To dispel the widespread perception of policy paralysis, the UPA government expressed its resolve to push through economic reforms to salvage the India growth story. Shortly thereafter, it was forced to defer the Pension Fund Regulatory and Development Bill. In similar circumstances, it retreated six months ago on allowing 51 per cent foreign direct investment (FDI) in multi-brand retail. With these setbacks, the prospect of allowing a higher FDI limit in the insurance sector, defence and aviation have also receded. Politics rather than economics are very much in command behind this go-slow on reform.
But why are reforms politically problematical? A popular explanation is the role that democracy plays in slowing down decisions when compared to authoritarian regimes. Empirical research, however, has found no support for this view. Democracy and economic reforms, in fact, are positively correlated after controlling for country and reform-specific characteristics, according to a study of 150 countries (including India) and six sectors, 1960-2004, by Paola Giuliano, Prachi Mishra and Antonio Spilimbergo in an International Monetary Fund working paper titled “Democracy and Reforms: Evidence from a new data set”.
Although their evidence points to a causal link between democracy and the adoption of economic reforms, the researchers conclude that their study calls for more work to examine the precise mechanisms through which democracy has an impact on reforms.
If we restrict the focus to India, there are other questions that require more research as well. The era of reforms is two decades old but they have been implemented only over relatively short periods — 1991-94 during the Congress-led regime led by P V Narasimha Rao and 1998-2002 during the NDA regime led by Atal Bihari Vajpayee.
There has been a stasis thereafter. No major reforms were adopted during the first and second terms of the UPA regime. During the UPA-I regime (2004-09), it had the Left as an alliance partner that vetoed reform. There was also no sense of urgency since growth was robust at 8.4 per cent a year. The UPA II is no different. Trinamool Congress has replaced the Left in opposing reforms like allowing FDI in multi-brand retail, aviation and pensions. Despite a 1991-type crisis and with the growth story going awry, there is again no sense of urgency for reform.
What accounts for the short bursts of reform? Prime Minister Manmohan Singh is no stranger to this experience since he was finance minister two decades ago. This writer along with Professor Ronald Herring of Cornell University has explored one line of thinking in a paper titled “Economic Crisis, Momentary Autonomy and Policy Reform” that was published in The Post Colonial States of South Asia, edited by Amita Shastri and Jeyaratnam Wilson. This is because in a democracy, state autonomy is difficult to come by. Societal resistance invariably halts these modest and halting efforts at liberalising reforms.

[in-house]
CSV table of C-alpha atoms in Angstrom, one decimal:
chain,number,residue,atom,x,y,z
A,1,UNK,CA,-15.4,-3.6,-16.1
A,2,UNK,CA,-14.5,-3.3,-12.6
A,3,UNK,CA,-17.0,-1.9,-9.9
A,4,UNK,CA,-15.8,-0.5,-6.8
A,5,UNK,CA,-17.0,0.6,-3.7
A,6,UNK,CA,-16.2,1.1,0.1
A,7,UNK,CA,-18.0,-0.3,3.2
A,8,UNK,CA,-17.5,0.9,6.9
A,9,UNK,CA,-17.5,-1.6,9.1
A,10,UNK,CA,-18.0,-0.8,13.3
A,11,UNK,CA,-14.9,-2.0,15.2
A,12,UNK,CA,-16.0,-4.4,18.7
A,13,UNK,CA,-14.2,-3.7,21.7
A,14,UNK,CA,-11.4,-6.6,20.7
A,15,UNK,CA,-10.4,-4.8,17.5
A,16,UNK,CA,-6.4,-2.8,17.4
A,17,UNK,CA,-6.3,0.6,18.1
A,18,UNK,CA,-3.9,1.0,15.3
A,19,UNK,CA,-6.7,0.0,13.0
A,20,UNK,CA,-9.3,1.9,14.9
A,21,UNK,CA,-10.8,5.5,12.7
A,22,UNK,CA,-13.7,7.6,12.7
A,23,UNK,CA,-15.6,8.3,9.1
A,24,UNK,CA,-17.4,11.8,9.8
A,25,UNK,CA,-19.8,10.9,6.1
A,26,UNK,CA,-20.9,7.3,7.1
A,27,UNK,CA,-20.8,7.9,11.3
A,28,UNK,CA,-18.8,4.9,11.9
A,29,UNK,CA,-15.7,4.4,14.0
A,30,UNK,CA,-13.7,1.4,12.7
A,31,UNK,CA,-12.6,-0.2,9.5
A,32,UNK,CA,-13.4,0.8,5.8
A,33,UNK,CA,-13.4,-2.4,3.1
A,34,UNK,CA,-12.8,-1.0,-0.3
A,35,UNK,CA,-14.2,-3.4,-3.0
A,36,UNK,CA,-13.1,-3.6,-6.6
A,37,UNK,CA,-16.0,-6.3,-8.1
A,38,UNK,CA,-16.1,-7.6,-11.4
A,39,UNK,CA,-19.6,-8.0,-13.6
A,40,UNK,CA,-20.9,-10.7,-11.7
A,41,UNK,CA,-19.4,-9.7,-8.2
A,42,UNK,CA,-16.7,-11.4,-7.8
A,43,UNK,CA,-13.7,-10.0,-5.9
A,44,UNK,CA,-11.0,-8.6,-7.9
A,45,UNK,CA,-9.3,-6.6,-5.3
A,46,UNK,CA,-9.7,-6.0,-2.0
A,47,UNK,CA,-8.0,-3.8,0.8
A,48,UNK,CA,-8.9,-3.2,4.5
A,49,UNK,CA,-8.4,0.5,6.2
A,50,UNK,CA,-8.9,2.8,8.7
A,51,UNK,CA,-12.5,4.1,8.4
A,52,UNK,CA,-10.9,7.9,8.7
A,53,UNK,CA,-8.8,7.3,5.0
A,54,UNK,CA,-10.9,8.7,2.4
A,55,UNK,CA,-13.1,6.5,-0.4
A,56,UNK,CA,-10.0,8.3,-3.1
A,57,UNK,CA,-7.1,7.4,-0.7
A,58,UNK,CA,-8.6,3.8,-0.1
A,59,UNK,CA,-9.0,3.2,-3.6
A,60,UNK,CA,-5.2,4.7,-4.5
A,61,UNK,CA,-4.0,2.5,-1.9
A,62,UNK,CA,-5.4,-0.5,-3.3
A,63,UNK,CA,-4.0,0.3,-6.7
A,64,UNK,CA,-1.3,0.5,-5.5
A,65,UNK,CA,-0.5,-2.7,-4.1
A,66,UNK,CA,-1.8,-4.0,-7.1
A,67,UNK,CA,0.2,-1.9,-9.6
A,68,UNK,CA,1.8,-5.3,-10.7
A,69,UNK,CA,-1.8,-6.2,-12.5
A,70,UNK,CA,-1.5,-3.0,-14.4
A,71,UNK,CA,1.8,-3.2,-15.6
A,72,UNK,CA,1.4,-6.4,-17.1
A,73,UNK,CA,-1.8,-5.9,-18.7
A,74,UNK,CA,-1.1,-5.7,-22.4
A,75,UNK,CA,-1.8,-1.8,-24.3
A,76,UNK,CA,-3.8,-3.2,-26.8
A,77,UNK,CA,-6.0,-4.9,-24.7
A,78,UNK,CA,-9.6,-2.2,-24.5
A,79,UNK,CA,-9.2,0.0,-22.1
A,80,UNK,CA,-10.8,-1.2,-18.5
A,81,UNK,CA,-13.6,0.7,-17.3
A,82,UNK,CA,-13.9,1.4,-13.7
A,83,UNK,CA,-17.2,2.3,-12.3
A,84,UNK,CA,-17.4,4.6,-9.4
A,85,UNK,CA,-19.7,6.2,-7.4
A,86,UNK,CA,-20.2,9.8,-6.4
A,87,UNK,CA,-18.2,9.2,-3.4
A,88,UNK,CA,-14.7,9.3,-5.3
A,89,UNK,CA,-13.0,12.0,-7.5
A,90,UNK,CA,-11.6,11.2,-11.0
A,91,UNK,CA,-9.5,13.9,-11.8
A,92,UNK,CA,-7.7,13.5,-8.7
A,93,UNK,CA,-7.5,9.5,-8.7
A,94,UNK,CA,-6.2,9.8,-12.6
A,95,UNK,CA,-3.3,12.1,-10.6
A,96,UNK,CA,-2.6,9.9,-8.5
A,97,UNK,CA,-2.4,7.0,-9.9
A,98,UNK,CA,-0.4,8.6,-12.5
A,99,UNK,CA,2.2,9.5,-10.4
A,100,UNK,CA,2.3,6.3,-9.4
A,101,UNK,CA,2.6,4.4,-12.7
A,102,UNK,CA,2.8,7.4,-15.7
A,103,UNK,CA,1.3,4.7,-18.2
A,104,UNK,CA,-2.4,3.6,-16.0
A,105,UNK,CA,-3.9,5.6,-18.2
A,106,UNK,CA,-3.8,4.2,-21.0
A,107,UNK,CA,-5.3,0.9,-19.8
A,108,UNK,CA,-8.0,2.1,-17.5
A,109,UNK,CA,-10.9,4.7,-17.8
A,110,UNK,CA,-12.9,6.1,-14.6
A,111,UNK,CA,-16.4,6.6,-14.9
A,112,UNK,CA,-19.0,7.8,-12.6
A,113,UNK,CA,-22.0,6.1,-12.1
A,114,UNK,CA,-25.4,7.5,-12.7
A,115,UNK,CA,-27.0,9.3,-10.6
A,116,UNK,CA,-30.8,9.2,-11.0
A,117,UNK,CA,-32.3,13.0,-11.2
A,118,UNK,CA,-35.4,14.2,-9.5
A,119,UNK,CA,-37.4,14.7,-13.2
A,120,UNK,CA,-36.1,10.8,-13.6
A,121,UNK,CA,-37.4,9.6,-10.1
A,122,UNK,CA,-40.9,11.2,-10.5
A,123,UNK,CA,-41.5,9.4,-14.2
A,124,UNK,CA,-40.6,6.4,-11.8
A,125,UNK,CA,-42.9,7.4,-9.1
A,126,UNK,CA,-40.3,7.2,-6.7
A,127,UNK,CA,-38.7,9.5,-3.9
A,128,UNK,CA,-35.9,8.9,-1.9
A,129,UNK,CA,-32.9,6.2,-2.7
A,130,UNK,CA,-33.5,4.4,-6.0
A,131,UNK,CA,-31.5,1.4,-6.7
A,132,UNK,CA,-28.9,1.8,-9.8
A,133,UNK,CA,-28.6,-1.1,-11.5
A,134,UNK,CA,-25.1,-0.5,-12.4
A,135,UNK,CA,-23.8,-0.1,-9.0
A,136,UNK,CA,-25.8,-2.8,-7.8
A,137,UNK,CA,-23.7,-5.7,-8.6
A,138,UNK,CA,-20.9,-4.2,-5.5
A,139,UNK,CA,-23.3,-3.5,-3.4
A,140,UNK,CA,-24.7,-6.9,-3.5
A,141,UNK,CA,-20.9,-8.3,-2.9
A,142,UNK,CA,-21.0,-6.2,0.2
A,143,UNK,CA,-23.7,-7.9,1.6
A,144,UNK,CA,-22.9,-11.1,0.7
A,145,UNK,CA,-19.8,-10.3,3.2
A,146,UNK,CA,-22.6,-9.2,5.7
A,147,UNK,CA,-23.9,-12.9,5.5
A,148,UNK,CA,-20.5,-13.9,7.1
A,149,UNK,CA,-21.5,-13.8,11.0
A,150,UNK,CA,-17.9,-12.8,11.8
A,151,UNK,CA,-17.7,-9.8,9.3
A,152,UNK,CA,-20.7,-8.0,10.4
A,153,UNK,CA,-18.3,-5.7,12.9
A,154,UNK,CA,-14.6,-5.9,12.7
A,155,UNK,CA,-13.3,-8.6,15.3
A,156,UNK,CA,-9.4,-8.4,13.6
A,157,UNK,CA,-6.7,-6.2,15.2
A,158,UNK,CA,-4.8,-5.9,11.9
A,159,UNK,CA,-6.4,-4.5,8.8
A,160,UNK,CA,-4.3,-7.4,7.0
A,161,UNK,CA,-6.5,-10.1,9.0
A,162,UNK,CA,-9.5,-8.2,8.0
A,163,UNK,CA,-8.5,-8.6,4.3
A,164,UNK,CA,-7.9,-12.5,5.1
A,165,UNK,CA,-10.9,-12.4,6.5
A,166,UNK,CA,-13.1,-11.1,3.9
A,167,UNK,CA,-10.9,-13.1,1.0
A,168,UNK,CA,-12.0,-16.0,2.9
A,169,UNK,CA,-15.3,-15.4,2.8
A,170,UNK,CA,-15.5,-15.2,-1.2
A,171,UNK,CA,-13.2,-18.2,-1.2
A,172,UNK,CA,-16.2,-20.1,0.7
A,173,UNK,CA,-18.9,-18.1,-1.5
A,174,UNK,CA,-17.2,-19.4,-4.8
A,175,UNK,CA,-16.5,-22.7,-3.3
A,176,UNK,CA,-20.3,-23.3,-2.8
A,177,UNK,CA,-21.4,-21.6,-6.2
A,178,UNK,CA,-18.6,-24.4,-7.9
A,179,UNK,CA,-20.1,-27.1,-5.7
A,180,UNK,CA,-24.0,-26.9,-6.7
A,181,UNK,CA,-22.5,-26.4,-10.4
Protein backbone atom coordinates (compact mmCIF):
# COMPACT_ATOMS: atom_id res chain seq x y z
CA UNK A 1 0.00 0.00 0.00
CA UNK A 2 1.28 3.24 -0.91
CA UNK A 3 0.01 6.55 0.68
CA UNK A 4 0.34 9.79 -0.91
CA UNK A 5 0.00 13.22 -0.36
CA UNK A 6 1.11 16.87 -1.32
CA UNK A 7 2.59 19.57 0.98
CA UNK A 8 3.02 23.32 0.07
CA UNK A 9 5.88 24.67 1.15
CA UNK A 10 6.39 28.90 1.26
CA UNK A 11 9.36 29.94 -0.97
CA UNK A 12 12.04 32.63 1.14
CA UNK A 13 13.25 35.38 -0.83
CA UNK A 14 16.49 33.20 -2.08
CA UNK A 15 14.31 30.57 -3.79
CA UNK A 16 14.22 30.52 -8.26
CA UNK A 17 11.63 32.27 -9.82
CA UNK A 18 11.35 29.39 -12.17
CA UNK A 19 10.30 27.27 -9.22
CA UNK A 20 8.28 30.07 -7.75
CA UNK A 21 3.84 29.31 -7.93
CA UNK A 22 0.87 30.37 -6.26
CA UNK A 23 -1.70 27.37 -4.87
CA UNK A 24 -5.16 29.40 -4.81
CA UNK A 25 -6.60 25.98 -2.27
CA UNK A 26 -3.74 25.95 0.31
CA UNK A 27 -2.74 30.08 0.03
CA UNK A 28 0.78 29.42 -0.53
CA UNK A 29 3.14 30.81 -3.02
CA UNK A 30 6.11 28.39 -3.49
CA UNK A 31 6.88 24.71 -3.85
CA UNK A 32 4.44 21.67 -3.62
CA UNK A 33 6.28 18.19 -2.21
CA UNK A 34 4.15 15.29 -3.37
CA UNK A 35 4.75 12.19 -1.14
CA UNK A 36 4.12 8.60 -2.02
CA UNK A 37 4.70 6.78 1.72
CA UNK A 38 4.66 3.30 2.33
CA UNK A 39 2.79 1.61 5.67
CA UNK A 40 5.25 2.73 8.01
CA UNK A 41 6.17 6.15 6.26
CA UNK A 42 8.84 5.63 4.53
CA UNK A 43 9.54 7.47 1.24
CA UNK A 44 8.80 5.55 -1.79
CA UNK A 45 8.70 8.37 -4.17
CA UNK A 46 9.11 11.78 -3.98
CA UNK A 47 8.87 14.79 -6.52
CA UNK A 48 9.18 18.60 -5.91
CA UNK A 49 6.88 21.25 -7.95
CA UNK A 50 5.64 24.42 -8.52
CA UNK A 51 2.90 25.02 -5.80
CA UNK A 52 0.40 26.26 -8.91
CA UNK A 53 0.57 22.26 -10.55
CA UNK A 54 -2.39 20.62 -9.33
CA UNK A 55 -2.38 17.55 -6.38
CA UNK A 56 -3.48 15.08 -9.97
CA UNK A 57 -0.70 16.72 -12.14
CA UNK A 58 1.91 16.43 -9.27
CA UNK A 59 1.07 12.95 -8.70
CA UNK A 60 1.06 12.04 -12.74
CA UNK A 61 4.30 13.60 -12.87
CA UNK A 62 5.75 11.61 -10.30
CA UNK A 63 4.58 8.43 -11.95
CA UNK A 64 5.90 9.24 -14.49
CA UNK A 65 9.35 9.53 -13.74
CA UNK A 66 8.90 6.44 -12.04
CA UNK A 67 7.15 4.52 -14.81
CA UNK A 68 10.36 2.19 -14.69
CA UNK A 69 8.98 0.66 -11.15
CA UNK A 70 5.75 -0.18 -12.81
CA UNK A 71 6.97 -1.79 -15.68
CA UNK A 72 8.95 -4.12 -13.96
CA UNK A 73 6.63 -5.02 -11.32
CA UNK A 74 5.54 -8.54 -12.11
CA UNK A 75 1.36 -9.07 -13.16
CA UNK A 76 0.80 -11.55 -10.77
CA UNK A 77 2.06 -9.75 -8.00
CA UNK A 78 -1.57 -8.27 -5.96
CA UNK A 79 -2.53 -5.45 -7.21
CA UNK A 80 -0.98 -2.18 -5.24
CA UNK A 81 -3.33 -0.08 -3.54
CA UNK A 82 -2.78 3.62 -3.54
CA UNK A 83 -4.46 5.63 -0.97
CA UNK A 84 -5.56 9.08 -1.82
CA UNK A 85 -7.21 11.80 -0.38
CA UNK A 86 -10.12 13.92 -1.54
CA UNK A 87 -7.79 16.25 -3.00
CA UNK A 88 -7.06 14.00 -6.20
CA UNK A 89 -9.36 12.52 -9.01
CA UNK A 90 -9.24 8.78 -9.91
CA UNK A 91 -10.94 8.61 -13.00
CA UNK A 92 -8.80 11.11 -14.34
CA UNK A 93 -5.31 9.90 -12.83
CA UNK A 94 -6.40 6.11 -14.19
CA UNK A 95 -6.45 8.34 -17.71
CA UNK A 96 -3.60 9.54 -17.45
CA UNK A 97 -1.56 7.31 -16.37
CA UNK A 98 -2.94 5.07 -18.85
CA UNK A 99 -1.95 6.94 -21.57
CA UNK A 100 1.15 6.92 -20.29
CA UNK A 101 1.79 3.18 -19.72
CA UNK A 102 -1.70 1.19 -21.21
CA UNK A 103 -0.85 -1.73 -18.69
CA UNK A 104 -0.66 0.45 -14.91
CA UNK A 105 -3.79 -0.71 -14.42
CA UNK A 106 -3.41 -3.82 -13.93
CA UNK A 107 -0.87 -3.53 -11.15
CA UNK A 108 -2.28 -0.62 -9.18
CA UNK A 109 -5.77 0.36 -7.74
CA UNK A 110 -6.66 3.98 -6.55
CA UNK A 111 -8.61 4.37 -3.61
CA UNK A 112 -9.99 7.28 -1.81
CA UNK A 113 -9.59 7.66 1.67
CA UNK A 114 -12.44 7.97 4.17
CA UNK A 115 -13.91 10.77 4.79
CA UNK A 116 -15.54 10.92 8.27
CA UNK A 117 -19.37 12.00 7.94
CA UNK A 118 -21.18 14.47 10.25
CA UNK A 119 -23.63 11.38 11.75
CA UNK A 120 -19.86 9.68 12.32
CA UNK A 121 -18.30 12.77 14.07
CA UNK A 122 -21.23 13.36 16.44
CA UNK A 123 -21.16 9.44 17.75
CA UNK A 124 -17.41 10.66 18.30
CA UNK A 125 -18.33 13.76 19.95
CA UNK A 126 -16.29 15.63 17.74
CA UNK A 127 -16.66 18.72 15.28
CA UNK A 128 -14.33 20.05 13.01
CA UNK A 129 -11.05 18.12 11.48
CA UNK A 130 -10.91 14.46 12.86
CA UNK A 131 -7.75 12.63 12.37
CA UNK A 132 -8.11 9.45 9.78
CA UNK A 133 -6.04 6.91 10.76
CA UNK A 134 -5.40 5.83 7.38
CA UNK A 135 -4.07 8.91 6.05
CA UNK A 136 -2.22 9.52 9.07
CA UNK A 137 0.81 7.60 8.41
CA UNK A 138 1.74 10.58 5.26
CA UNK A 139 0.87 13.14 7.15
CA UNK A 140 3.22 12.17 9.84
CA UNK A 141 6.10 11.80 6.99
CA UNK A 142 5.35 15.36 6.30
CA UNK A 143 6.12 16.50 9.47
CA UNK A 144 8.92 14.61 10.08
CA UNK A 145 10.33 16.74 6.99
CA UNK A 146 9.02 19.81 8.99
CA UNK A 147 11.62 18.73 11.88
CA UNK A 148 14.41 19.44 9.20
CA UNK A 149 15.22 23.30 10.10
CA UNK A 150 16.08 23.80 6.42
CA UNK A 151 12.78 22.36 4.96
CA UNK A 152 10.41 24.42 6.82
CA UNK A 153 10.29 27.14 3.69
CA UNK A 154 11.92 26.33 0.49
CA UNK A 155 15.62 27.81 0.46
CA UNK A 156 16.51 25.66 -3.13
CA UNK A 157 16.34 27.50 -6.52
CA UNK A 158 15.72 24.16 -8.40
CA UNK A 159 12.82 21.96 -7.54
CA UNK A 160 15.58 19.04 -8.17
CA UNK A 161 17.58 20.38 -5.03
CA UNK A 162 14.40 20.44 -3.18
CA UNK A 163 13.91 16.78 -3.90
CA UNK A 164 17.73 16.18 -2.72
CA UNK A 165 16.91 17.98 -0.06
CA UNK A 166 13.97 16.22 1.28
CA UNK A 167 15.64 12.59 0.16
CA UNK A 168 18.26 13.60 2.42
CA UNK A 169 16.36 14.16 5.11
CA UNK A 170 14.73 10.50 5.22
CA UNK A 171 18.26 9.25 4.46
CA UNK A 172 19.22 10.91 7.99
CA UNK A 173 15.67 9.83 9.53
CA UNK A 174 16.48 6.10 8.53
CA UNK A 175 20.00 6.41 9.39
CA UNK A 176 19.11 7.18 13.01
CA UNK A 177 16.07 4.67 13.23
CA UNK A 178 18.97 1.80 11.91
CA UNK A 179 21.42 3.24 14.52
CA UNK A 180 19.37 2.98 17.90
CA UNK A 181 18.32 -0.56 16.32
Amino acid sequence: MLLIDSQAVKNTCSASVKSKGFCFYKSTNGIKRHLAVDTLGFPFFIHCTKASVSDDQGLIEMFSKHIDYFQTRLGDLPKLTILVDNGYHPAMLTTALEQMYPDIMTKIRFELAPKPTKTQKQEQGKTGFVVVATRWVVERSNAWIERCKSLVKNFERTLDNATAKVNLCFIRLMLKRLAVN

Consider, for instance, the fate of reforms in the Congress-led government headed by Rao in which Singh was finance minister. What gave the government elbowroom to introduce reforms was not an electoral mandate, nor a unified party, but a serious economic crisis. The reform was technocratic in its support base and widely associated with an IMF-sponsored programme of fiscal consolidation and structural reform. 1991-92 and 1992-93 were, thus, the high point of technocratic direction.
However, politics reasserted its autonomy against reforms from 1994 onwards. Events such as the revival of Hindu fundamentalism at Ayodhya, communal carnage and the Mumbai bomb blasts pre-empted the government’s attention. But the decisive factors were political with the electoral setbacks in Andhra Pradesh and Karnataka that undermined Rao’s position within the party and were widely perceived as a repudiation of reforms. He remained publicly committed to reform but drifted into populism of the middle path thereafter.
Perhaps the closest the BJP-led NDA government (1998-2003) enjoyed momentary autonomy to push through reforms was after the Pokhran nuclear blasts and the imposition of US sanctions in 1998. Important reforms like the opening up the insurance sector faced intense opposition within the ruling party than on the streets! Despite initial successes, privatisation of public sector undertakings ran out of steam. But defeats in the Punjab, Uttaranchal and Delhi state elections finally convinced the party to go slow on reforms since they had alienated its predominantly middle-class support base.
The subsequent stasis on reform also stems from the fact that the UPA itself is not convinced of this imperative. Politics so far has trumped economics. But the crisis in the India growth story does provide it momentary autonomy to implement reform. This narrow window of opportunity can be exploited if there’s a change of guard in ministries like finance that provides an impetus for implementing policies. But business as usual only means that electoral considerations will increasingly dominate policy-making till 2014. Opportunistic electoral-cycle behaviour will take over, with fiscal purse strings being further loosened to bolster the chances of the ruling party at the hustings. In this milieu, the hope for reform to boost growth is only a post-2014 prospect.
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